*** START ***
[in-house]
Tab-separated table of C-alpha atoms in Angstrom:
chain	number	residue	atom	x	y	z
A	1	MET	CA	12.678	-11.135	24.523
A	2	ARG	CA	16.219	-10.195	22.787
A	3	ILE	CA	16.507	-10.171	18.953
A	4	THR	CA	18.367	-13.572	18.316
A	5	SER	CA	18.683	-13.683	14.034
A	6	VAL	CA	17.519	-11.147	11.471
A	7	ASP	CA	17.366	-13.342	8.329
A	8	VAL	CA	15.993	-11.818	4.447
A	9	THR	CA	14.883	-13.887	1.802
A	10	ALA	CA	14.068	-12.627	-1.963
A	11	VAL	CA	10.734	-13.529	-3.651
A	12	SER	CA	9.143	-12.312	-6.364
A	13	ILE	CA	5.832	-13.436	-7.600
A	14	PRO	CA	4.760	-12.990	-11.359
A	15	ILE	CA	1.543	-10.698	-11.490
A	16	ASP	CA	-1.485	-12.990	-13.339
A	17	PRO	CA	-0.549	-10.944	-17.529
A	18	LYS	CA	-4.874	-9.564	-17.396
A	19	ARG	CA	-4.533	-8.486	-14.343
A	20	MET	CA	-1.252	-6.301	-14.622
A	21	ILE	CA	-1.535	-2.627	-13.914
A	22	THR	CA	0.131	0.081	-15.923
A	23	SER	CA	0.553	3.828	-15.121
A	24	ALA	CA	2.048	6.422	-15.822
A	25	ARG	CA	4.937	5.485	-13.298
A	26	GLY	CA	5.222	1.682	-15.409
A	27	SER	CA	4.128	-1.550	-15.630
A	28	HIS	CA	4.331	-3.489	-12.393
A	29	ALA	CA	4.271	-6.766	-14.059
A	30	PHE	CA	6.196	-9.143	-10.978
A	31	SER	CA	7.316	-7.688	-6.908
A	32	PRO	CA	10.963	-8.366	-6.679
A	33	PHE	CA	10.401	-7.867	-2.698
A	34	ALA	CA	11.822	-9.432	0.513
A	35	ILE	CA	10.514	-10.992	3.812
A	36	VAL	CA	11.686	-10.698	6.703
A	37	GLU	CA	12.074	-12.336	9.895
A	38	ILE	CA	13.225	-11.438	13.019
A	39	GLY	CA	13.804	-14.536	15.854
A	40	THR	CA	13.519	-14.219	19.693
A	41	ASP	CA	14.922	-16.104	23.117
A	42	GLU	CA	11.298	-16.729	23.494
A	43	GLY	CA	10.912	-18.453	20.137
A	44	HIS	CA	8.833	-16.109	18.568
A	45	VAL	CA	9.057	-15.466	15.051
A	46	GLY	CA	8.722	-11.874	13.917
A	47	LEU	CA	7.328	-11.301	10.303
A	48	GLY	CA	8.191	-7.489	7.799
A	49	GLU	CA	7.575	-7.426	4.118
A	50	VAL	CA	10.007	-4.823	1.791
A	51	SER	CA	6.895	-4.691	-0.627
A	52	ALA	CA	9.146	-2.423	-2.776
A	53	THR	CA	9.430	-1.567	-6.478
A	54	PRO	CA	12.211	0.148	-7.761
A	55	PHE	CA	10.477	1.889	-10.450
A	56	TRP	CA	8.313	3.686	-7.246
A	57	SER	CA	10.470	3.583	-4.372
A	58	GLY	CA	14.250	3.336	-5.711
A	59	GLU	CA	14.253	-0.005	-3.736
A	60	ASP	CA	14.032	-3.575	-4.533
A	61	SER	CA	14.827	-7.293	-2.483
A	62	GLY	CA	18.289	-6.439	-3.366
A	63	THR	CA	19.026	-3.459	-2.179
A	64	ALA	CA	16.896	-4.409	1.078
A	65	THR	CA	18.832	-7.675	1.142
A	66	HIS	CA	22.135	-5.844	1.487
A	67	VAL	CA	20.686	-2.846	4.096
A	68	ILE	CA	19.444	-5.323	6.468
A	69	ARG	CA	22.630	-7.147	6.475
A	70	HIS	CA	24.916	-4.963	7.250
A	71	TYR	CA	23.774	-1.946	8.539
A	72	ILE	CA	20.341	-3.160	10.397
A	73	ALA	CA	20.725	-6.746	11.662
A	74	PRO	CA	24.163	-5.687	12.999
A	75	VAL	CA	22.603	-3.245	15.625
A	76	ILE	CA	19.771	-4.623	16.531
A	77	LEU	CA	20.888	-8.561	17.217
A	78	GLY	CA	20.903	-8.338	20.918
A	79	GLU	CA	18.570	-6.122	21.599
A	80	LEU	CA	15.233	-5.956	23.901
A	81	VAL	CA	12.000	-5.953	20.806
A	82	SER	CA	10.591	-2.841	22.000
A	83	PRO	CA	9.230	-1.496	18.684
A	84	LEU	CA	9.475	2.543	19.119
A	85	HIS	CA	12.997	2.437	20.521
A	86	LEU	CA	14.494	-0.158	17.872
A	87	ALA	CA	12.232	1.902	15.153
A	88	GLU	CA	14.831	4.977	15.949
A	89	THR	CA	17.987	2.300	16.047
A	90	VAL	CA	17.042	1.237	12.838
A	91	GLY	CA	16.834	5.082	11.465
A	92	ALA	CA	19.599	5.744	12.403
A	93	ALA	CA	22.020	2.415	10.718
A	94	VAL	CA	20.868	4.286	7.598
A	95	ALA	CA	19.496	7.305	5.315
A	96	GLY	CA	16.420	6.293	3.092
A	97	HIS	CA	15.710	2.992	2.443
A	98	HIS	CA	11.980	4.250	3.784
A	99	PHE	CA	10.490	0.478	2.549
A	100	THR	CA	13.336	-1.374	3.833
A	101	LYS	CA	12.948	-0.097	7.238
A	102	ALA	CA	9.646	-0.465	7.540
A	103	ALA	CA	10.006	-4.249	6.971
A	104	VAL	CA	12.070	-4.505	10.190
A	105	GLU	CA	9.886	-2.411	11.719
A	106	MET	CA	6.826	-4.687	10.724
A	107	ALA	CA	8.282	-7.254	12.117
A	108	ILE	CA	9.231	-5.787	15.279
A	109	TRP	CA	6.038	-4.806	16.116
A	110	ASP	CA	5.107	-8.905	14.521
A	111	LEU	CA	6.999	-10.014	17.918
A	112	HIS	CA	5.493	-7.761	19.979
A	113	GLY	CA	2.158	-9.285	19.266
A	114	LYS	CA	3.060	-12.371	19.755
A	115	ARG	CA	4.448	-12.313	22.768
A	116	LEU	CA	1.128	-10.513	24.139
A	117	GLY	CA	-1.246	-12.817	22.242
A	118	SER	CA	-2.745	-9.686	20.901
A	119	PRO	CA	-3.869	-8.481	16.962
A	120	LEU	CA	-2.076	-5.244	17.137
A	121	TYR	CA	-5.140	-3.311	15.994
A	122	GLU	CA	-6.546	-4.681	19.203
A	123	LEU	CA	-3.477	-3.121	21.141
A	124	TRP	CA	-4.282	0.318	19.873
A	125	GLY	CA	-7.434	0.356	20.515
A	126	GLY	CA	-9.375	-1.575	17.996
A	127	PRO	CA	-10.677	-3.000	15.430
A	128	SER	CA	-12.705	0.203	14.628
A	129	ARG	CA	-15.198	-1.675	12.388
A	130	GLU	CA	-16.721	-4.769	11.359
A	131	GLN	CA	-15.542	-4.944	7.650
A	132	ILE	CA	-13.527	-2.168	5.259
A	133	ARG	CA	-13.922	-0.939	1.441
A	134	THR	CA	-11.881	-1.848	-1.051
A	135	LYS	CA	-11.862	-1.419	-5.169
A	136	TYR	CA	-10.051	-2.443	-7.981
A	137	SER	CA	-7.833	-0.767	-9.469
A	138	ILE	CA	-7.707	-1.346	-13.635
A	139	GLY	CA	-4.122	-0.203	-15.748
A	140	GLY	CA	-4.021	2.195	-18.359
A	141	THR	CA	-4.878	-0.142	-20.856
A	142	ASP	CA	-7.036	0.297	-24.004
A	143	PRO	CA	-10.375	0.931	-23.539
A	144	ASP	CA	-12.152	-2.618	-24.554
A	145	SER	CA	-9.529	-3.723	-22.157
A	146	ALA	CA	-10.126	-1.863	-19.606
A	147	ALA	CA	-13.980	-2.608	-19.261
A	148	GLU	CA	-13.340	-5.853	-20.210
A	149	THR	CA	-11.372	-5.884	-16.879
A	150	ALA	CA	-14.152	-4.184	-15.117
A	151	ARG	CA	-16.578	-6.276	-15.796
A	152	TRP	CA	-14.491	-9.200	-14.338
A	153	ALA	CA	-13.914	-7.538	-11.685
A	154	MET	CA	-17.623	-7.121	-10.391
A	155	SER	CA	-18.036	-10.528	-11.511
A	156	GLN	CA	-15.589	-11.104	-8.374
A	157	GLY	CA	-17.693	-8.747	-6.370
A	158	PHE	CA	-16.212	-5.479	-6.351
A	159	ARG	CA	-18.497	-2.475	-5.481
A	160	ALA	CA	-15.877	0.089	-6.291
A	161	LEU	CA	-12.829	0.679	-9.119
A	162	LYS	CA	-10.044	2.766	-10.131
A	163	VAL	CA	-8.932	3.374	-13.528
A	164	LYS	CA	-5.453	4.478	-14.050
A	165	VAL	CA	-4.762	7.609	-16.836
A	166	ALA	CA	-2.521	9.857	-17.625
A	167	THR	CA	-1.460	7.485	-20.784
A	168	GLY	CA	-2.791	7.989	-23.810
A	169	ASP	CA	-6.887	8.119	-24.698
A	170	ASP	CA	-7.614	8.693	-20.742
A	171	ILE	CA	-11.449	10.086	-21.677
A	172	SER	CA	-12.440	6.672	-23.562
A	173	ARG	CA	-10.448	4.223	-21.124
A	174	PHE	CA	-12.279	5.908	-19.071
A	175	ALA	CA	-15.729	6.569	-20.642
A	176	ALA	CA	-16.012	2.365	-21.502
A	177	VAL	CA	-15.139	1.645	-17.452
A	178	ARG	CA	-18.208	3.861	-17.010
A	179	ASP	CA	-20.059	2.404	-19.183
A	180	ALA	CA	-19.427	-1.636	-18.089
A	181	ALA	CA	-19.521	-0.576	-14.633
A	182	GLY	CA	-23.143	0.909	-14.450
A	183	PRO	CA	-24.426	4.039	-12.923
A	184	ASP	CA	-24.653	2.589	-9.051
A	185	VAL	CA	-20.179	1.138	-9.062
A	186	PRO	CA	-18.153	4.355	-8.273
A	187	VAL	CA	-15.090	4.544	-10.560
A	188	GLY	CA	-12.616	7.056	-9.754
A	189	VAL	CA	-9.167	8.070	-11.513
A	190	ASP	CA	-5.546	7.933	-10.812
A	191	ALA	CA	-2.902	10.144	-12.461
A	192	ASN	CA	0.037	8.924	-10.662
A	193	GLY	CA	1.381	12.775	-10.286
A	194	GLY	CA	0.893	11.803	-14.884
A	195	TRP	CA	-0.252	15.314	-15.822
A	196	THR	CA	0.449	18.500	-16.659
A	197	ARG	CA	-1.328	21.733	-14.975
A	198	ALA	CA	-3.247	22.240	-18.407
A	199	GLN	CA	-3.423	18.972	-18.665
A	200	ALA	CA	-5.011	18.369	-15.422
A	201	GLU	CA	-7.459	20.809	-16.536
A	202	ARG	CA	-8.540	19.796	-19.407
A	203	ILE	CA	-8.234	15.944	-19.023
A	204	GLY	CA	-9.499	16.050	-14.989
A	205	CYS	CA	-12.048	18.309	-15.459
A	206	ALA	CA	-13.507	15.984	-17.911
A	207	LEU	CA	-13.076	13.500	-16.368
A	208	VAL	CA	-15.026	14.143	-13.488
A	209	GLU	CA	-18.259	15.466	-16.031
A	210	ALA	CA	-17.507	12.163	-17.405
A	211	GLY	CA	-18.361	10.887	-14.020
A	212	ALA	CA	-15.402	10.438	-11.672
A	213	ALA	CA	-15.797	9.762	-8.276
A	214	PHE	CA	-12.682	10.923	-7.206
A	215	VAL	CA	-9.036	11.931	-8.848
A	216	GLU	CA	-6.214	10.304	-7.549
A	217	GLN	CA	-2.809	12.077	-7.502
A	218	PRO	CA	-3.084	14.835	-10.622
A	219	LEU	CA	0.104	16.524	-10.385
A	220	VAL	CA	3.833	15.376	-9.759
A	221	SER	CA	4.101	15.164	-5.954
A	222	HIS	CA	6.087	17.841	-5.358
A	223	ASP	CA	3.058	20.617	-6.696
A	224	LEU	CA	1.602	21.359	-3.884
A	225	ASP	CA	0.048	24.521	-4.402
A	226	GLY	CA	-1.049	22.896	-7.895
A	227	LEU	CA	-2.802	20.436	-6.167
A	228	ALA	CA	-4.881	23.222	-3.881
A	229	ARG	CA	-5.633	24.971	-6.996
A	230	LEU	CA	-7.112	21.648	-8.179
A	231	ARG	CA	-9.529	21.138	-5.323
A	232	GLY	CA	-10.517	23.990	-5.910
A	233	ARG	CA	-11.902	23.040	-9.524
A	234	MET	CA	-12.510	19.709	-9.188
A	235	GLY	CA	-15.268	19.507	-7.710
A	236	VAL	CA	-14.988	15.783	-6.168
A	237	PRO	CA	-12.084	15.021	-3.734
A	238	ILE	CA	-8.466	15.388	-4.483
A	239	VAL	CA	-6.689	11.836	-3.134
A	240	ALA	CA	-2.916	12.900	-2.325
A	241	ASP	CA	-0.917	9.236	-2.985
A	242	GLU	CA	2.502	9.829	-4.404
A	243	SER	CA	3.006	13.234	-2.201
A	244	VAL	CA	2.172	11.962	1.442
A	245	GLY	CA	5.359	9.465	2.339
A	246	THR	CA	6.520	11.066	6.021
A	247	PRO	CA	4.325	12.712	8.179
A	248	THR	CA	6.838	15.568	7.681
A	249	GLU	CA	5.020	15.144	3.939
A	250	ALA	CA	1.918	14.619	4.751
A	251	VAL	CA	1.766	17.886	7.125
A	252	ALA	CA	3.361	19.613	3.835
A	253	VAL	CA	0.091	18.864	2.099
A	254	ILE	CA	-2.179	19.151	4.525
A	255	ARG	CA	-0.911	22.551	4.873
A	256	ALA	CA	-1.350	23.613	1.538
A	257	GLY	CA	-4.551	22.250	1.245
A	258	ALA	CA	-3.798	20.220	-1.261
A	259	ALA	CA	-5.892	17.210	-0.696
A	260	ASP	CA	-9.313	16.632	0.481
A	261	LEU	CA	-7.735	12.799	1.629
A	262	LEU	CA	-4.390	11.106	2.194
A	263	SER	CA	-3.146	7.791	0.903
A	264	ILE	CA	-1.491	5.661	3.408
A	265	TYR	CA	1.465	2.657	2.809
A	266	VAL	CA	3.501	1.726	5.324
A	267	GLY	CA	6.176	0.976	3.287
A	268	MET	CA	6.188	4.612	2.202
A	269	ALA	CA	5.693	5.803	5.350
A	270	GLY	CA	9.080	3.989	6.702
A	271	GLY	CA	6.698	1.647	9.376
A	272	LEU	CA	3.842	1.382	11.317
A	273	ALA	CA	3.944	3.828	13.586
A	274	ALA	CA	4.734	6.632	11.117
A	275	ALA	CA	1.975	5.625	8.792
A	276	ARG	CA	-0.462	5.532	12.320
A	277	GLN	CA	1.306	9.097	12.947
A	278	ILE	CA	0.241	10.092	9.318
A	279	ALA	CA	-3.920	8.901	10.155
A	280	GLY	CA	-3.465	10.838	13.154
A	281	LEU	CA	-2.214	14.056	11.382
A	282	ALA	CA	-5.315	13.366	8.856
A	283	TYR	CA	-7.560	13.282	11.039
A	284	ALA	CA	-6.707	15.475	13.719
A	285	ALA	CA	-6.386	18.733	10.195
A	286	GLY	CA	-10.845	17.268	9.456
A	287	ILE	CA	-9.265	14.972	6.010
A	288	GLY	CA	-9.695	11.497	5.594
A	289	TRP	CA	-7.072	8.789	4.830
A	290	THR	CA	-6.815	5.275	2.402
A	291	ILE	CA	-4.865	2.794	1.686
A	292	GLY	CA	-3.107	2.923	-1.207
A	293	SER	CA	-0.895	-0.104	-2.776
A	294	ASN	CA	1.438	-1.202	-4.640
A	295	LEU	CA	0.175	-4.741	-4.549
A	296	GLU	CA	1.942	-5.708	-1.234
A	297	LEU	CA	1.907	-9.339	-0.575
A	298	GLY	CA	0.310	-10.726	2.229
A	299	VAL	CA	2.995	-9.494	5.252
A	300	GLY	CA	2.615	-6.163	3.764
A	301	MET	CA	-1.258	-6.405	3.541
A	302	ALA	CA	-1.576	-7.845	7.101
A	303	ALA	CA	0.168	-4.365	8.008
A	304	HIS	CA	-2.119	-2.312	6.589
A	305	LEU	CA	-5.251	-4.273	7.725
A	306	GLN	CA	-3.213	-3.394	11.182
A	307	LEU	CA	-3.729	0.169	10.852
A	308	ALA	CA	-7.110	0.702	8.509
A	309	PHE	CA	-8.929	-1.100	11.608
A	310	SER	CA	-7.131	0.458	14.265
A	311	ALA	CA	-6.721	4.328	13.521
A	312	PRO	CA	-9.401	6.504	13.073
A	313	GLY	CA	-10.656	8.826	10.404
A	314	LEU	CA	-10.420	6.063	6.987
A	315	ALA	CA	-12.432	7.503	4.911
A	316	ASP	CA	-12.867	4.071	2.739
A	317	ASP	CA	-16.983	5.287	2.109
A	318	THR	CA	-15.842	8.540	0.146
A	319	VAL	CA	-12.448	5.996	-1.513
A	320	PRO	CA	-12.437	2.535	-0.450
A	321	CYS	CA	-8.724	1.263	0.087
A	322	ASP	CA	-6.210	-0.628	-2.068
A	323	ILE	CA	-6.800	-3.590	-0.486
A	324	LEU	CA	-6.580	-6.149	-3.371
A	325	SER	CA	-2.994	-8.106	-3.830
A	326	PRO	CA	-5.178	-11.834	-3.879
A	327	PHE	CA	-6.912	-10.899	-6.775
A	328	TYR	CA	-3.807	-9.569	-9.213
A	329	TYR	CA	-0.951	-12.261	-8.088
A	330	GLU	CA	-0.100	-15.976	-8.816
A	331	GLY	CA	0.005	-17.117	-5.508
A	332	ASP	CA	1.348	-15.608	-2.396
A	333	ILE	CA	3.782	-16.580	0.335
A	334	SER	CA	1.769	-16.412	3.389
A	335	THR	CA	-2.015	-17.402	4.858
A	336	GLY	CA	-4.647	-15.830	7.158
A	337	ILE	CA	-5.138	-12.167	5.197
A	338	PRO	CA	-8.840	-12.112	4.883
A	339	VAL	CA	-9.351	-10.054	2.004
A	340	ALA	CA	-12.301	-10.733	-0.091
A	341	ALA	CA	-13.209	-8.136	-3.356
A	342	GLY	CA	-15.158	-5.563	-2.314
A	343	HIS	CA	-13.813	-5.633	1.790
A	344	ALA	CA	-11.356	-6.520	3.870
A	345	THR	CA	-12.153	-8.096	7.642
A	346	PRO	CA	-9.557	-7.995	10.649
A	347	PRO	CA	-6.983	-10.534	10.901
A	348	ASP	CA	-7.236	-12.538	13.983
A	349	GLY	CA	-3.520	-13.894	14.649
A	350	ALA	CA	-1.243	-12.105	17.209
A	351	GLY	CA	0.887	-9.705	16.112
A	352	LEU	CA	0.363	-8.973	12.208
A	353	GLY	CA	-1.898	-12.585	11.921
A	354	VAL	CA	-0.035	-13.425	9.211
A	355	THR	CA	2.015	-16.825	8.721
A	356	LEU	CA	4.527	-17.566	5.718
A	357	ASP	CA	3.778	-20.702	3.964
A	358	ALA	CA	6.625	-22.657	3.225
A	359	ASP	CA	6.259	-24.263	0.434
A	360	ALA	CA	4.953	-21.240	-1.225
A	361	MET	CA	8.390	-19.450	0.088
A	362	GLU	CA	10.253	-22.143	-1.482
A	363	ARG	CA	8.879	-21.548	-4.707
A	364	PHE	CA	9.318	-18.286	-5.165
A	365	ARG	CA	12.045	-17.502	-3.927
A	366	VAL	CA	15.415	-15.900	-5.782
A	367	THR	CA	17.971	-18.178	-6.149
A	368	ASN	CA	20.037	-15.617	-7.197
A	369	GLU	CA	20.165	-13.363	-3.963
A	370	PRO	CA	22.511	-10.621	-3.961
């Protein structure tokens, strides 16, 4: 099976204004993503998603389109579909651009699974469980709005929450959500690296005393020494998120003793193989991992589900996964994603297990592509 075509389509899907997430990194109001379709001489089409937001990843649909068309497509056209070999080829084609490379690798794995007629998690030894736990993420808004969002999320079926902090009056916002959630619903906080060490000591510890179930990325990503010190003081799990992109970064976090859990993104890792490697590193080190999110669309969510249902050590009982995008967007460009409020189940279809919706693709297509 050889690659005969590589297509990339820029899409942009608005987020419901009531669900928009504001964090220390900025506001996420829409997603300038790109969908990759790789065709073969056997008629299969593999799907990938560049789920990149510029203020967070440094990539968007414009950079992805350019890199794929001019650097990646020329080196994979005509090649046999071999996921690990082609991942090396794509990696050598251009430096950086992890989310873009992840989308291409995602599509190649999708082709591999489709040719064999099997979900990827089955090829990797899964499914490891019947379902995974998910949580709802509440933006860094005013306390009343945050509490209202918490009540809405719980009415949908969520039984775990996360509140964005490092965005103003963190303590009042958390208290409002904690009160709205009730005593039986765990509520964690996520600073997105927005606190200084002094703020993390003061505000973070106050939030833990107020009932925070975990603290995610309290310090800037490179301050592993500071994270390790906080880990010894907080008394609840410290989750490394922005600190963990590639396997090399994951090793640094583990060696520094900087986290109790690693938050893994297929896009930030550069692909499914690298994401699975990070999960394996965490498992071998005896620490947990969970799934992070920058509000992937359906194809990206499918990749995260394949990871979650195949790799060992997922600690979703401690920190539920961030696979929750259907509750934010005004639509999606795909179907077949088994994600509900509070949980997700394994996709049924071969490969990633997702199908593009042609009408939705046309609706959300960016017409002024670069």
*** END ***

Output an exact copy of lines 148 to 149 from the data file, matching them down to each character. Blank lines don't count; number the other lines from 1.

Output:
A	145	SER	CA	-9.529	-3.723	-22.157
A	146	ALA	CA	-10.126	-1.863	-19.606